Business property insurance is a must to protect your company's assets. While business property insurance isn't required by law, it's a wise investment to limit your liability in the event of a natural disaster or other calamity. Without it, your business may not survive financially.
Most business property insurance plans are tailored to the business and can cover a variety of losses, including damage from fires, electrical surges, even embezzlement by an employee. The legal Web site Nolo.com recommends that business property insurance policies cover fixtures such as lighting systems or carpeting, equipment and machinery, furniture, inventory and computers.
Types of Business Property Insurance
Business property insurance plans can be either basic form policies, which provide coverage for damages caused by such events as fires and storms, or special form coverage, which offers broader coverage. Special form coverage protects all property with certain exceptions, such as terrorist acts and floods.
One insurance option is a business owners policy, which provides coverage for your property and many business-related assets inside or around your building. A business owners policy combines property and liability insurance.
According to the Insurance Information Institute, a business owner's policy also covers the property of customers and others who have physical assets on your premises. For example, if a fire damages a customer’s car in your repair shop, your business owner's policy would cover the vehicle.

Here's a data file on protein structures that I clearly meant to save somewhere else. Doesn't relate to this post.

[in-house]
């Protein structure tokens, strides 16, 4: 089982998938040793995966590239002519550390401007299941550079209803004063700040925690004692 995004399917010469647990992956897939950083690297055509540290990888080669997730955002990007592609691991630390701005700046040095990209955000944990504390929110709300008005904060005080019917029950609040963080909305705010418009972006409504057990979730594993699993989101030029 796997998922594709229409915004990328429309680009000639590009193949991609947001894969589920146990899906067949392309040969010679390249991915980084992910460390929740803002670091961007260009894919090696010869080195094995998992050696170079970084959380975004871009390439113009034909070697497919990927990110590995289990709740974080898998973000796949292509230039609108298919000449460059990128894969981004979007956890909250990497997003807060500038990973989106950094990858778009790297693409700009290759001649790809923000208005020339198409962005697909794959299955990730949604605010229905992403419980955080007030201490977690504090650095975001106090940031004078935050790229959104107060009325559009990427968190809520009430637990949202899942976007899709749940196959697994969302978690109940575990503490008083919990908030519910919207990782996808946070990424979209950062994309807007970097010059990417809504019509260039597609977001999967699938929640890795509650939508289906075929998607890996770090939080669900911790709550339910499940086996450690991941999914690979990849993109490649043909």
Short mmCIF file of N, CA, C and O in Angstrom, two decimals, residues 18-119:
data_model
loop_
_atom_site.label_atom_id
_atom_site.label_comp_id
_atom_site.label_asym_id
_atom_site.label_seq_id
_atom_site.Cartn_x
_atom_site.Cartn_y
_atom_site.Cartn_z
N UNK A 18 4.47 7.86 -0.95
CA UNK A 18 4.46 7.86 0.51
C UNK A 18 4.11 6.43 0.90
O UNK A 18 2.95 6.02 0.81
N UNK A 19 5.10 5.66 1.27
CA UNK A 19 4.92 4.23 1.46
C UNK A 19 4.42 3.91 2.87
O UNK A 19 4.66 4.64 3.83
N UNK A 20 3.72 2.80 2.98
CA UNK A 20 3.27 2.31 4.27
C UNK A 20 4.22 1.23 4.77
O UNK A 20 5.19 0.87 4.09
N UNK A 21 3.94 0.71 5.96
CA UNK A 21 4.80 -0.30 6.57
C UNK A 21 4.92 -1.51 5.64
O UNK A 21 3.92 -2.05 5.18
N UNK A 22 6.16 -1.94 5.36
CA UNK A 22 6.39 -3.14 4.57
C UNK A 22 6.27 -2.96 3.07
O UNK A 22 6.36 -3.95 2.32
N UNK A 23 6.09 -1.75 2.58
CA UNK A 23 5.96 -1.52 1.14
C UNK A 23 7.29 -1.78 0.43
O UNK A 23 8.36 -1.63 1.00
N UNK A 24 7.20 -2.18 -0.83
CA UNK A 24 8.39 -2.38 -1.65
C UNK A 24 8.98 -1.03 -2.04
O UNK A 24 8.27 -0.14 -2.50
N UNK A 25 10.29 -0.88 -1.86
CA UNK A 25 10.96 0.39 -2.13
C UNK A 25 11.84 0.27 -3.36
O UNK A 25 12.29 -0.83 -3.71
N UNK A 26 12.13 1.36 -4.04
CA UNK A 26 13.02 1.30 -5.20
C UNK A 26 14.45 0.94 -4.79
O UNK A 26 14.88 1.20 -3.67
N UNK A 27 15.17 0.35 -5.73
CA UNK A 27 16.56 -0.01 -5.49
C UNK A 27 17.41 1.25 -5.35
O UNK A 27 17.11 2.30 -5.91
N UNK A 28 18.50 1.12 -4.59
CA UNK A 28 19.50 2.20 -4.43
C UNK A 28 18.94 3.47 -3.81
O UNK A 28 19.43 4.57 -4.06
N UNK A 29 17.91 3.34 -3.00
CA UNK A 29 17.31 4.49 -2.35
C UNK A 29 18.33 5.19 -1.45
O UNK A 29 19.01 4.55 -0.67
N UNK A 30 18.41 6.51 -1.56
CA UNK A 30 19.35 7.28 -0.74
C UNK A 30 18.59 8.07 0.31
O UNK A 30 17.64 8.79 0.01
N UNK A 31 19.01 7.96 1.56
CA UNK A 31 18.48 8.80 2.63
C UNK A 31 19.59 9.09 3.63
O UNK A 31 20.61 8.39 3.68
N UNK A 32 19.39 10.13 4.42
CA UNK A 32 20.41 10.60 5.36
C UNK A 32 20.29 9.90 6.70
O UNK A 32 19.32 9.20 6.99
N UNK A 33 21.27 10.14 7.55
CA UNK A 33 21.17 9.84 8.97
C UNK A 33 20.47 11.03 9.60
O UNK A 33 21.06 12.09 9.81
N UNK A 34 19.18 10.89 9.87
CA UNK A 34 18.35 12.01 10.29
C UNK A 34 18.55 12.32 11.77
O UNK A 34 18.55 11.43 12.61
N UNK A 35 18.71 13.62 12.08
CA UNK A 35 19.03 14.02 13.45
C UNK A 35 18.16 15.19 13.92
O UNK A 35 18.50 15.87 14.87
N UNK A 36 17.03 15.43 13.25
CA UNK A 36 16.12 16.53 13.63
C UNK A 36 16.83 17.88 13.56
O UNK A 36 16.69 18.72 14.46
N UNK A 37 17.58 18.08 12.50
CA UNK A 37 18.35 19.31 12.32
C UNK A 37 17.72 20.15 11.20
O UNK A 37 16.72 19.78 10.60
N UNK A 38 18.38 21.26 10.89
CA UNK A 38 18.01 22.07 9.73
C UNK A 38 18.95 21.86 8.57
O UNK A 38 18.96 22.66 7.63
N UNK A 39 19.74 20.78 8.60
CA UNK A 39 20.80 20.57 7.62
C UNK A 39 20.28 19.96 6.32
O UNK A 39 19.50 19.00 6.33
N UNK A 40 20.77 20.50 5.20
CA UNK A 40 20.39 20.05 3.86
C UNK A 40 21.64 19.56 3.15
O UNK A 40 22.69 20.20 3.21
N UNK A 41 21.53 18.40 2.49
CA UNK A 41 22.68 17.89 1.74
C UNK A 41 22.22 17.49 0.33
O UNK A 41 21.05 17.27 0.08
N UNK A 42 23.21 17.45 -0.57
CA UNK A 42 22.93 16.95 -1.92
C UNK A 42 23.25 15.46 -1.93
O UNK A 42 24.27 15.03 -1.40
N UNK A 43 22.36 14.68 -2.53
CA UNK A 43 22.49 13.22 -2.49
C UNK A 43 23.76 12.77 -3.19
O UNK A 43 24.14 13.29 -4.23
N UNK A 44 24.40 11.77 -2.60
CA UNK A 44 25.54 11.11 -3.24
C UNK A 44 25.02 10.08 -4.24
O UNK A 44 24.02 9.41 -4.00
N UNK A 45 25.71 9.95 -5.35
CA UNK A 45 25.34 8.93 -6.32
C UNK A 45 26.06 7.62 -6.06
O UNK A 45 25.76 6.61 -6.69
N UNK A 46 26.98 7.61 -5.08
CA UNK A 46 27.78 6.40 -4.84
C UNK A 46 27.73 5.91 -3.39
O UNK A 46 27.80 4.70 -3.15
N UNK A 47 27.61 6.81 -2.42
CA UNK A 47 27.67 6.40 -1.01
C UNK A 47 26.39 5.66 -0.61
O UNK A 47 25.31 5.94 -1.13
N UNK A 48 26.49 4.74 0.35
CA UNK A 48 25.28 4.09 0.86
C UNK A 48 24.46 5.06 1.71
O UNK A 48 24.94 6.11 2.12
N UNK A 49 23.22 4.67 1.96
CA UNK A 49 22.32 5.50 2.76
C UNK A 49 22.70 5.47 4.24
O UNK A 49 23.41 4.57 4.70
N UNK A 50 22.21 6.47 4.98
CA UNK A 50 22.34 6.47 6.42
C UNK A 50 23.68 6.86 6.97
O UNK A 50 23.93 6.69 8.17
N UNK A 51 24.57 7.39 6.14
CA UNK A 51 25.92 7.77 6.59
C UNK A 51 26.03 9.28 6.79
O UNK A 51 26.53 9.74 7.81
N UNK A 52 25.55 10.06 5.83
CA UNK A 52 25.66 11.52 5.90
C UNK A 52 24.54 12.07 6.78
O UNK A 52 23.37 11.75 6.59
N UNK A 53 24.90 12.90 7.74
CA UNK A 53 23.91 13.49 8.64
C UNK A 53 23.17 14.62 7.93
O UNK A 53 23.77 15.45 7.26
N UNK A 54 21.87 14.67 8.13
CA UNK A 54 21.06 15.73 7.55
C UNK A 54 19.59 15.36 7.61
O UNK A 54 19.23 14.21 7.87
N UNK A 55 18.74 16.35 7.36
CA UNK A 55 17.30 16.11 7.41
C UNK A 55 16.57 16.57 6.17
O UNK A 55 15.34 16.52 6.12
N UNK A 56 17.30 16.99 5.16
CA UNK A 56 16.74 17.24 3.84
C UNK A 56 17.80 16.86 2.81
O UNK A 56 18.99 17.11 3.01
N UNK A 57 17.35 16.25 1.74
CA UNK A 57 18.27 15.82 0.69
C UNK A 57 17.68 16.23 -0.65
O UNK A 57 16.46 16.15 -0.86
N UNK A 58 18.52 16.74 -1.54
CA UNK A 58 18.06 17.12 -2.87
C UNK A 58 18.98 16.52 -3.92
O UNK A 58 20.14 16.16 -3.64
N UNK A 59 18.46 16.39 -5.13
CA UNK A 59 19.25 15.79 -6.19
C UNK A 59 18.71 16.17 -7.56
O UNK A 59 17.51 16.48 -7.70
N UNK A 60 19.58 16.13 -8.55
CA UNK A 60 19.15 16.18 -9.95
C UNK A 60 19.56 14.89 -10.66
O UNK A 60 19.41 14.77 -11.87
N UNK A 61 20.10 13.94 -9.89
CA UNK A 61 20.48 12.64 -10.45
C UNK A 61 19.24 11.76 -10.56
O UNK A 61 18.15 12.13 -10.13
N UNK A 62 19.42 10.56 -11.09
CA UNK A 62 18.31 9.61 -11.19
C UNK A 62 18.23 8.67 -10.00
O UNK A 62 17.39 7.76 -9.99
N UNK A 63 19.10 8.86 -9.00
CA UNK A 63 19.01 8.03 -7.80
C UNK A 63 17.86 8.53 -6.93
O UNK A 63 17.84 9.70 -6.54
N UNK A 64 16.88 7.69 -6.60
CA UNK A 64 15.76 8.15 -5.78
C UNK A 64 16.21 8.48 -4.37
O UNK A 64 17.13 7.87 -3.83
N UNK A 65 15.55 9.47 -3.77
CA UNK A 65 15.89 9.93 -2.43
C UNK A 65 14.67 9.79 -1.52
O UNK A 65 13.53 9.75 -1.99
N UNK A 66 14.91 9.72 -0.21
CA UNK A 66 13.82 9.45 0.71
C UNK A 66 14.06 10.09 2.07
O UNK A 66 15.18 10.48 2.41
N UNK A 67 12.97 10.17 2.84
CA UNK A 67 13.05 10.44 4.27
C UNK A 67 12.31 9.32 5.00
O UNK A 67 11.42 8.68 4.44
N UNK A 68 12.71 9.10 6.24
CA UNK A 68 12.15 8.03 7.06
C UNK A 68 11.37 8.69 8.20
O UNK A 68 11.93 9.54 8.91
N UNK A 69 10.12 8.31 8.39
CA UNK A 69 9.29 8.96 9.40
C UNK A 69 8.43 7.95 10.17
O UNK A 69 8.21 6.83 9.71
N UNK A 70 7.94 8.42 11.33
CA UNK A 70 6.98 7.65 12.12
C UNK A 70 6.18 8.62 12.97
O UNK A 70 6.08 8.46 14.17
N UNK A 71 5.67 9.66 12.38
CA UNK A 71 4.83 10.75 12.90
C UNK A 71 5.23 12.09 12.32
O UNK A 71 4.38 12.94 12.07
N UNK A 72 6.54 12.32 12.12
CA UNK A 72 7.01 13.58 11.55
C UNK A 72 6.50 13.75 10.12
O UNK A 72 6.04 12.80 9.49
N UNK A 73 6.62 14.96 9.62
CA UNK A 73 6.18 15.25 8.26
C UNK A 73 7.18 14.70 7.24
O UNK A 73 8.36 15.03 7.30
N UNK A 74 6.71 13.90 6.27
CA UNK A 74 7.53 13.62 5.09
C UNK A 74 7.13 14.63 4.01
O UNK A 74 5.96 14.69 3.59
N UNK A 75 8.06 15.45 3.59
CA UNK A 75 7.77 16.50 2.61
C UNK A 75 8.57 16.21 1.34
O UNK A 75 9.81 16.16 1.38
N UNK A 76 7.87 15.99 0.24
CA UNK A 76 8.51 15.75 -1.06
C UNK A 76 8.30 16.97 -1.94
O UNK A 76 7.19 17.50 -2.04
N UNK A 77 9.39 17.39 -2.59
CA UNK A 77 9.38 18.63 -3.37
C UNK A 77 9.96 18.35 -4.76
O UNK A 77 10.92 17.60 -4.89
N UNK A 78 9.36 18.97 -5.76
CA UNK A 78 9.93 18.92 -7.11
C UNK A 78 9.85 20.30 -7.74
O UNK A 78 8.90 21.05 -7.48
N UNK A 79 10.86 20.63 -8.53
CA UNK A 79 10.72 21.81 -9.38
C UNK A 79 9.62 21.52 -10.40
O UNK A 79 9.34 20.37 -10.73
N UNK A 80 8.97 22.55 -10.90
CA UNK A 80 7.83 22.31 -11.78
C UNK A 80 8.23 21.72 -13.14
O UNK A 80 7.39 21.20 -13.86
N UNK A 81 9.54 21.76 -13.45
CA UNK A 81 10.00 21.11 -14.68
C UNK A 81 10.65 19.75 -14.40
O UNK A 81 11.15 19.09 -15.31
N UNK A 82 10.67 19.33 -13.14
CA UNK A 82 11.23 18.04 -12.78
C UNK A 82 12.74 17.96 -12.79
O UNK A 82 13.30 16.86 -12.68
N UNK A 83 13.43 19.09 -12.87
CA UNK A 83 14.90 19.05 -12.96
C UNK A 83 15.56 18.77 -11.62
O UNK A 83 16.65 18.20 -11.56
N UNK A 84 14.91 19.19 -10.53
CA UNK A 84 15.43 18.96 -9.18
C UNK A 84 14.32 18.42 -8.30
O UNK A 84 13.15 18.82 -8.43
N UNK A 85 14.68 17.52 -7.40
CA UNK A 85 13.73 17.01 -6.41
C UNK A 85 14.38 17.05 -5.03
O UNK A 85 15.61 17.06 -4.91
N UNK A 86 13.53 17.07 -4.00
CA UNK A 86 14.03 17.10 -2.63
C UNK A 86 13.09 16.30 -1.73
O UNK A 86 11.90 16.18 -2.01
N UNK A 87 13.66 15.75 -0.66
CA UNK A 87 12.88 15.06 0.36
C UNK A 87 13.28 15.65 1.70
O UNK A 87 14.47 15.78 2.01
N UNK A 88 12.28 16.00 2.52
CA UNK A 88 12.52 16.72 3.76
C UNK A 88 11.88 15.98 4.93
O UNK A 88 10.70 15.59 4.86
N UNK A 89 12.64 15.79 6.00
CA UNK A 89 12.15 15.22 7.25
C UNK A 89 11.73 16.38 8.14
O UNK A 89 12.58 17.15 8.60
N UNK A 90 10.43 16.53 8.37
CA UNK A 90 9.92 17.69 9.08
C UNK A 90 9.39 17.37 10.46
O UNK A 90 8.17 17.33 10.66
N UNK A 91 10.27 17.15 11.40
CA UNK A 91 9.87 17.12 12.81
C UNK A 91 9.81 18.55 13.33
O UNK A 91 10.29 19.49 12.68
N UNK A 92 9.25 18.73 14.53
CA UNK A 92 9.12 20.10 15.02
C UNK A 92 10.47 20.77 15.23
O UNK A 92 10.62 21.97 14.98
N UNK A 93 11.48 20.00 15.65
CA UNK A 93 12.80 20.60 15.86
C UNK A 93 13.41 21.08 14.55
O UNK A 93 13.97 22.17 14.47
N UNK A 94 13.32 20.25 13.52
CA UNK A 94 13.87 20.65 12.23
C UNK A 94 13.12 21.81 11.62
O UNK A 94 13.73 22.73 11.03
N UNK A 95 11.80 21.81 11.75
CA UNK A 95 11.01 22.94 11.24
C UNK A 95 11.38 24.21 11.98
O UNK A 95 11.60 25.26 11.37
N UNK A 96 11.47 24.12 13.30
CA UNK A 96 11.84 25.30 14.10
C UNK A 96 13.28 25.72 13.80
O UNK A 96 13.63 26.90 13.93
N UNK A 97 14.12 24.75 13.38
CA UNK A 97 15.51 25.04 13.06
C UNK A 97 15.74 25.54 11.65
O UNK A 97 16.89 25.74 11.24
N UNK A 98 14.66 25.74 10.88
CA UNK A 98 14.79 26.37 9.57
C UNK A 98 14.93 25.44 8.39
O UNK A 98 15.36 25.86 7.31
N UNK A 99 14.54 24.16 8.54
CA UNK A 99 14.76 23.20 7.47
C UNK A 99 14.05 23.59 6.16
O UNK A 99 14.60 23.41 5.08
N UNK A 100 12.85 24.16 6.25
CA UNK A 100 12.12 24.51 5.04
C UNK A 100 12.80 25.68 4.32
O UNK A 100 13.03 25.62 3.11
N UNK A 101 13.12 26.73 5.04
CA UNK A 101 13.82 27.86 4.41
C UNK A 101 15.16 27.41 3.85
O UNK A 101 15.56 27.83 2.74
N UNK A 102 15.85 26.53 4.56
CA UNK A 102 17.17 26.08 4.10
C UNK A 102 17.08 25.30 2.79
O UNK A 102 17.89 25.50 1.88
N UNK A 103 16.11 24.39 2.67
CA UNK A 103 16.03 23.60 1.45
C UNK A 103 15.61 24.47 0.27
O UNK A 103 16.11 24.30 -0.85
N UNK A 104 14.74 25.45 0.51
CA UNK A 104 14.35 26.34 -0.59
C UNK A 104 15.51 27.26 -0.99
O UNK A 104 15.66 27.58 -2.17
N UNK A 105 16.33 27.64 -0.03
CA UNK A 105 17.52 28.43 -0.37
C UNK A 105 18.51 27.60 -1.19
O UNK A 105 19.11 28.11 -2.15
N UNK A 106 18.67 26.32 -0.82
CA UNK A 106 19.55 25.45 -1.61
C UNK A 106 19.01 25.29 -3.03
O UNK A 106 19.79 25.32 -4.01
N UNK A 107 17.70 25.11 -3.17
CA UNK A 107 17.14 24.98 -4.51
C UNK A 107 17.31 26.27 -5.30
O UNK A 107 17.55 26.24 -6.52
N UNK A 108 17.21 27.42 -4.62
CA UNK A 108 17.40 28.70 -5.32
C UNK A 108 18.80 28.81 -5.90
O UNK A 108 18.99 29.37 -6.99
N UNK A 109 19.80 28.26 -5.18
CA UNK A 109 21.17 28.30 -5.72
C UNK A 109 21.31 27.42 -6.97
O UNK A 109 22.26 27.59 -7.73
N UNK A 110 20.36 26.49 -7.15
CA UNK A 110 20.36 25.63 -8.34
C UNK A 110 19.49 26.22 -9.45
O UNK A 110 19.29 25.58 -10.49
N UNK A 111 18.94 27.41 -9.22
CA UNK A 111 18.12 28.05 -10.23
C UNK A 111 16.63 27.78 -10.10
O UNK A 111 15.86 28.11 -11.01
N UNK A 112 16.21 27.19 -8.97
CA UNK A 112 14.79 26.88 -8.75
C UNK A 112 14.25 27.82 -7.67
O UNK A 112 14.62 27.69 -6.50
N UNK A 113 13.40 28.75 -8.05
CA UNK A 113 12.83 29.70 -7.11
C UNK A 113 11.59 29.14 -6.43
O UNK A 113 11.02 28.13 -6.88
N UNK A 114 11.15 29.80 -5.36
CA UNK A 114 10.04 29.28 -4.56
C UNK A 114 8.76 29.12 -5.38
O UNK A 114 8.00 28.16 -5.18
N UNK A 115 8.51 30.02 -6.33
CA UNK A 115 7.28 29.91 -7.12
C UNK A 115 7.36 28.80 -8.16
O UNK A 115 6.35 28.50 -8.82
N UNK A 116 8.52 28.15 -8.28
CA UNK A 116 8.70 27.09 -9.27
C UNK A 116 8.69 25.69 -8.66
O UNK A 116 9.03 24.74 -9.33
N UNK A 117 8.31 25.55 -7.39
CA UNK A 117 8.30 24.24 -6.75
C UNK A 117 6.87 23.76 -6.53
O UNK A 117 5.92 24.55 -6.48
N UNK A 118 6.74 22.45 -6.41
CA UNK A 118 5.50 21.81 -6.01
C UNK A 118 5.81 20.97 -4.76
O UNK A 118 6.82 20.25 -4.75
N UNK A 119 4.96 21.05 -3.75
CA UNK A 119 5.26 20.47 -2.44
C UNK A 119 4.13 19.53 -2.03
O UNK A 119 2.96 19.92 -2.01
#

A business owner's policy and other business property insurance plans can also cover lost income due to the disaster as well as the additional costs of operating from a temporary location. However, vehicles are generally not covered by such policies, nor are financial assets kept on hand such as cash or bouillon. If they’re destroyed, they’re gone, unless additional insurance covering these items specifically is held.
If you want additional insurance to cover losses such as those caused by fraud, burglary or robbery -- which basic business owners policies and property insurance do not cover -- you can add them onto your policy. These riders may also include data protection, personal assets and computer virus protection. They will raise your premiums, but the additional coverage may be necessary in certain areas.
Understand Your Business Property Insurance Policy
It's important to fully understand your policy. If you have guaranteed replacement cost insurance, for example, your insurance company will pay to replace your damaged property. An actual cash value policy will only pay you for the current value of the property.
If you rent a property, check your agreement carefully: You may be covered by the owner’s policy, or you may be required to have property insurance. If you're in an area prone to floods, earthquakes or hurricanes, you should seriously consider purchasing disaster insurance.
Tiare Rath is a freelance journalist and a former personal finance columnist for MarketWatch.com.